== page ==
What's significant about the latest find is that the rocks are the "first ever" discovered on the Red Planet to contain streambed gravels. The rocks were found by Curiosity last fall. Examining them over time, researchers actually were able to determine how deep and fast the water flowed at that location.
"At a minimum, the stream was flowing at a speed equivalent to a walking pace -- a meter, or three feet, per second -- and it was ankle-deep to hip-deep," Rebecca Williams of the P
A bumblebee visits a flower, drawn in by the bright colours, the patterns on the petals, and the aromatic promise of sweet nectar. But there's more to pollination than sight and smell. There is also electricity in the air.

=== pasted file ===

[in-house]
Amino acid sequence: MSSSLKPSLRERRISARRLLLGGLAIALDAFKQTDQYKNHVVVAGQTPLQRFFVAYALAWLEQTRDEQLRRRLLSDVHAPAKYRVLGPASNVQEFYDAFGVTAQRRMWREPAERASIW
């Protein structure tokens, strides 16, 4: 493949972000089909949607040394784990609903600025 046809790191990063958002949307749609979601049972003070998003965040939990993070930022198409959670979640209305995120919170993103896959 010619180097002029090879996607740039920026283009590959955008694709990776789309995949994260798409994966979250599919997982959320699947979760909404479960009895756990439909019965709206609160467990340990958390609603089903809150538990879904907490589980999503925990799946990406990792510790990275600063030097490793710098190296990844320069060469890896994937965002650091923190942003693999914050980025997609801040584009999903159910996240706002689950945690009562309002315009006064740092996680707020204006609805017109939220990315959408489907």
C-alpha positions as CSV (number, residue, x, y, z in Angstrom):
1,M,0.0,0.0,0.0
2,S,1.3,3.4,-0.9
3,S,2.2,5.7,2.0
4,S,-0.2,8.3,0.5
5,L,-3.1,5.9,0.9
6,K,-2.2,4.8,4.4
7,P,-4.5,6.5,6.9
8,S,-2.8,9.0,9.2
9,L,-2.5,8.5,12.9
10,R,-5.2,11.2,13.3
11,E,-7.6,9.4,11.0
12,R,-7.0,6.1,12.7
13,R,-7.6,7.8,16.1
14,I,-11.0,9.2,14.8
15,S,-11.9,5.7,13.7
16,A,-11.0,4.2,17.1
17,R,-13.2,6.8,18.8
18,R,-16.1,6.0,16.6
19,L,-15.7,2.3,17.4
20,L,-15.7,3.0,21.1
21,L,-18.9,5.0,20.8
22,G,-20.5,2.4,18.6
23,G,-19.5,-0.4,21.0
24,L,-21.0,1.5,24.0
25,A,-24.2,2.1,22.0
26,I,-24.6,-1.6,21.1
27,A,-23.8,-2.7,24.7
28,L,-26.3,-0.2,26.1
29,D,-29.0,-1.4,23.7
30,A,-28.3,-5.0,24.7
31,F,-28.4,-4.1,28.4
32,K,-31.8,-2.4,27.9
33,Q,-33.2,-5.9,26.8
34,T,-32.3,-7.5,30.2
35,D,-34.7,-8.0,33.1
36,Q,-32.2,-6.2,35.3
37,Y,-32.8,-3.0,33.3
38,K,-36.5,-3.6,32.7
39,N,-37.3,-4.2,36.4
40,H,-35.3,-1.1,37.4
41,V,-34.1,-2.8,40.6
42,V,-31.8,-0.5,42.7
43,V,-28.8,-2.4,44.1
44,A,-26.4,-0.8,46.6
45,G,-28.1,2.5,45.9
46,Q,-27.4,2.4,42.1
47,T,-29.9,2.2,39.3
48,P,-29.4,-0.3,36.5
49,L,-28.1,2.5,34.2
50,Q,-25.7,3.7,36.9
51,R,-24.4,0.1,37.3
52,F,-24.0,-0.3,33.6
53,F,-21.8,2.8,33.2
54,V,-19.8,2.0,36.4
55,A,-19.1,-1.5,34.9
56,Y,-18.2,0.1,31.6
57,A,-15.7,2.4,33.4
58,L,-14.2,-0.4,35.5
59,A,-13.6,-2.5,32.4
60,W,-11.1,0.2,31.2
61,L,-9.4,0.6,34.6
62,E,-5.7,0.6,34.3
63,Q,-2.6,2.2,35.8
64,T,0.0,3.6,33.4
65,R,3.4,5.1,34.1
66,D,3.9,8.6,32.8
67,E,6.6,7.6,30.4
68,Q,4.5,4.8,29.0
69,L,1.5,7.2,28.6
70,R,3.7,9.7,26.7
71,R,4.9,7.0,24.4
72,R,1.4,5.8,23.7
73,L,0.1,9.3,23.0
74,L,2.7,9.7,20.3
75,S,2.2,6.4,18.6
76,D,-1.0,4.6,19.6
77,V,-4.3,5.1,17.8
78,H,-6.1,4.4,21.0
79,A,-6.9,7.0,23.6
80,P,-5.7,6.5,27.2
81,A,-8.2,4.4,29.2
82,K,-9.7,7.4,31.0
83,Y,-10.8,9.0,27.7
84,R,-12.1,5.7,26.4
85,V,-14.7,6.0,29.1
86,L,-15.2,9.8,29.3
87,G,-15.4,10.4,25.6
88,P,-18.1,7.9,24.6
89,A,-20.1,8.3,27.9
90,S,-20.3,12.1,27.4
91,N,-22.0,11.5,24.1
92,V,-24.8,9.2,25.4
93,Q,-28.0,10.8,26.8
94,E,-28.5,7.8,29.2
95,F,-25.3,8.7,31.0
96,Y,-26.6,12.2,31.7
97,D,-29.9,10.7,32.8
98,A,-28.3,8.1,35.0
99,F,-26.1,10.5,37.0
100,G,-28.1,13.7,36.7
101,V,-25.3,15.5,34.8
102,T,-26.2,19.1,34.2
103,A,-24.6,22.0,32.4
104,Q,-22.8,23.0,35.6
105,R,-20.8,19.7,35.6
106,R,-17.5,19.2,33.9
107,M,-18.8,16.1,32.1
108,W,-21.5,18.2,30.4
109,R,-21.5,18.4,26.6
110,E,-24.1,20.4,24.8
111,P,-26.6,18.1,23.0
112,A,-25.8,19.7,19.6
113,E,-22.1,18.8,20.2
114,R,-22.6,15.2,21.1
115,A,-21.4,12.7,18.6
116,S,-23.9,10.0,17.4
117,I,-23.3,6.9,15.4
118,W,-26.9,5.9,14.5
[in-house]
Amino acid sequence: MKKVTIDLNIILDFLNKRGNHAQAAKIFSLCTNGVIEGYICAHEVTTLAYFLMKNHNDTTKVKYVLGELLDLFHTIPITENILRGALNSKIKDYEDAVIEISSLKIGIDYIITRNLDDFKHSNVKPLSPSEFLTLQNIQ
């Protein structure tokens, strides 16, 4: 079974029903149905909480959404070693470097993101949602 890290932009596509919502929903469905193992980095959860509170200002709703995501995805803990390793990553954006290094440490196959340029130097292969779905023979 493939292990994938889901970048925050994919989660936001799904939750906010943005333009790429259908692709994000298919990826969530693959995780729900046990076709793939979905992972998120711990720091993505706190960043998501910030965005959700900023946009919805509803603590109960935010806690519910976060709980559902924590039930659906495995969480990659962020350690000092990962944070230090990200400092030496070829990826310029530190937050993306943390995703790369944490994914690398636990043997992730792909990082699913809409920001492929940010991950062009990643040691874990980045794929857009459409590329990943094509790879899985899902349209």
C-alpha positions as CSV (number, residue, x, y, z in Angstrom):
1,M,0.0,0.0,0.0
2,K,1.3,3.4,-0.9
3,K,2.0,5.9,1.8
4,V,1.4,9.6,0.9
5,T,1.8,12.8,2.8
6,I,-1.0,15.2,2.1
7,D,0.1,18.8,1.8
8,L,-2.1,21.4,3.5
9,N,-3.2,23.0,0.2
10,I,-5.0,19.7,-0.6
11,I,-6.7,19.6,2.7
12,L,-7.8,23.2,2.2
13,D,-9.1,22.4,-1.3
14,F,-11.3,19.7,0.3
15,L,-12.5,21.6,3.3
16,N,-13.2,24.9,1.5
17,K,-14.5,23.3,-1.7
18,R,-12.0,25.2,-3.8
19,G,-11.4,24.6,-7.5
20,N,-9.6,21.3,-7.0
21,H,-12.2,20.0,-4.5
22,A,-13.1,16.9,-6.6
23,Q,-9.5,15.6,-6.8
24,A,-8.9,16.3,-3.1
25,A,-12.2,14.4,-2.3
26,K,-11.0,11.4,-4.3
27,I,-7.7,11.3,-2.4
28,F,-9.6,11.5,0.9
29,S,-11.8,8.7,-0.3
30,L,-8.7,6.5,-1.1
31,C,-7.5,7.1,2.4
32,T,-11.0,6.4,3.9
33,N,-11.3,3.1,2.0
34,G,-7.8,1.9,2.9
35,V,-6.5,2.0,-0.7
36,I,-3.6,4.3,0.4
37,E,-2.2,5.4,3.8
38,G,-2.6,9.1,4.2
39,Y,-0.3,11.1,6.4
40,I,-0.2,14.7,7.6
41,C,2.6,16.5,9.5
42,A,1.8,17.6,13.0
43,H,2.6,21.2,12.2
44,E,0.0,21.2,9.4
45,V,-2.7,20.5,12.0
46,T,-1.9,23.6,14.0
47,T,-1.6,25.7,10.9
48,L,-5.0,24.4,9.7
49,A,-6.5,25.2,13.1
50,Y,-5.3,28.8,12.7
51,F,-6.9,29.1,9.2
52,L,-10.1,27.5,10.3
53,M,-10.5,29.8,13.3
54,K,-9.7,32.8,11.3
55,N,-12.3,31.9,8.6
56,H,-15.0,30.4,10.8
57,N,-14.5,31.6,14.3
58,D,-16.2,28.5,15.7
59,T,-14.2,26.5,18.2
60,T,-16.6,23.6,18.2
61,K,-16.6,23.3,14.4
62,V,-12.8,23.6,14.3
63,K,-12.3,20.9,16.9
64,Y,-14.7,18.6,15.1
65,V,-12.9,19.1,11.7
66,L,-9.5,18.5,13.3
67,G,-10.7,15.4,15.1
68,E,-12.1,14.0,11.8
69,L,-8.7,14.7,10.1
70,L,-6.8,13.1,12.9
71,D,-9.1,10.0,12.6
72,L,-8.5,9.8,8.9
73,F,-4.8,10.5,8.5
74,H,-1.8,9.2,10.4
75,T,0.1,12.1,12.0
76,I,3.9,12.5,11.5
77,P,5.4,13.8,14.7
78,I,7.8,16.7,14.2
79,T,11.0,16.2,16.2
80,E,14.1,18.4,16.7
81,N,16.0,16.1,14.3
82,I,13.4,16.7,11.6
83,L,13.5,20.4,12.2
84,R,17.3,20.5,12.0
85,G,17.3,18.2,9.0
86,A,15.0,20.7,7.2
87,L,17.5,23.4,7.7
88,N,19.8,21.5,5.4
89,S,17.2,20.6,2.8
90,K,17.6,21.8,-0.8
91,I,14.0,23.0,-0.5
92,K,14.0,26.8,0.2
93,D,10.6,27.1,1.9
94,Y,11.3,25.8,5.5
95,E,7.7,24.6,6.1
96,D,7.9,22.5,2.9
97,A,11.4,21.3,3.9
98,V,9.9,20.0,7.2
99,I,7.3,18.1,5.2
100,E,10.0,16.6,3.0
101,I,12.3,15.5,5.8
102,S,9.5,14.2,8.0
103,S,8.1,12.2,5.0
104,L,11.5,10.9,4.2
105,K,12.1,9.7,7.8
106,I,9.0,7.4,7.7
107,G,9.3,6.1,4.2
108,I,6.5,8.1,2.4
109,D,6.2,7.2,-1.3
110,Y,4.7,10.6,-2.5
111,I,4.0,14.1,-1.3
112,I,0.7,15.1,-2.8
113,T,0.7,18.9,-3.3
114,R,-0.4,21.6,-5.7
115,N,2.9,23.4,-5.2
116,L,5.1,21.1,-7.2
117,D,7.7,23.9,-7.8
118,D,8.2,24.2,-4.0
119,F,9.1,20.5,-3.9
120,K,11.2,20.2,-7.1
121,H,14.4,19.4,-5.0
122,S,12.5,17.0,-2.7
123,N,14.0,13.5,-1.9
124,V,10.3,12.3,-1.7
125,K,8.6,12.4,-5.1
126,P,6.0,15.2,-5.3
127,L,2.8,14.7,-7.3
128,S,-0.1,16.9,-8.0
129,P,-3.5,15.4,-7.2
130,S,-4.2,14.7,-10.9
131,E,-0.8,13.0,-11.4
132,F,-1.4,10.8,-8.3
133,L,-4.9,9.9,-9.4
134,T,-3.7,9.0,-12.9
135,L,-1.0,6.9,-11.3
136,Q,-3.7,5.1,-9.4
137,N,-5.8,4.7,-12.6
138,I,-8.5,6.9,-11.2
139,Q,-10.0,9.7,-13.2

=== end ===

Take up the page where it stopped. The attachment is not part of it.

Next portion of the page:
Dominic Clarke and Heather Whitney from the University of Bristol have shown that bumblebees can sense the electric field that surrounds a flower. They can even learn to distinguish between fields produced by different floral shapes, or use them to work out whether a flower has been recently visited by other bees. Flowers aren't just visual spectacles and smelly beacons. They're also electric billboards.
"This is a big finding," says Daniel Robert, who led the study. "Nobody had postulated the idea that bees could be sensitive to the electric field of a flower."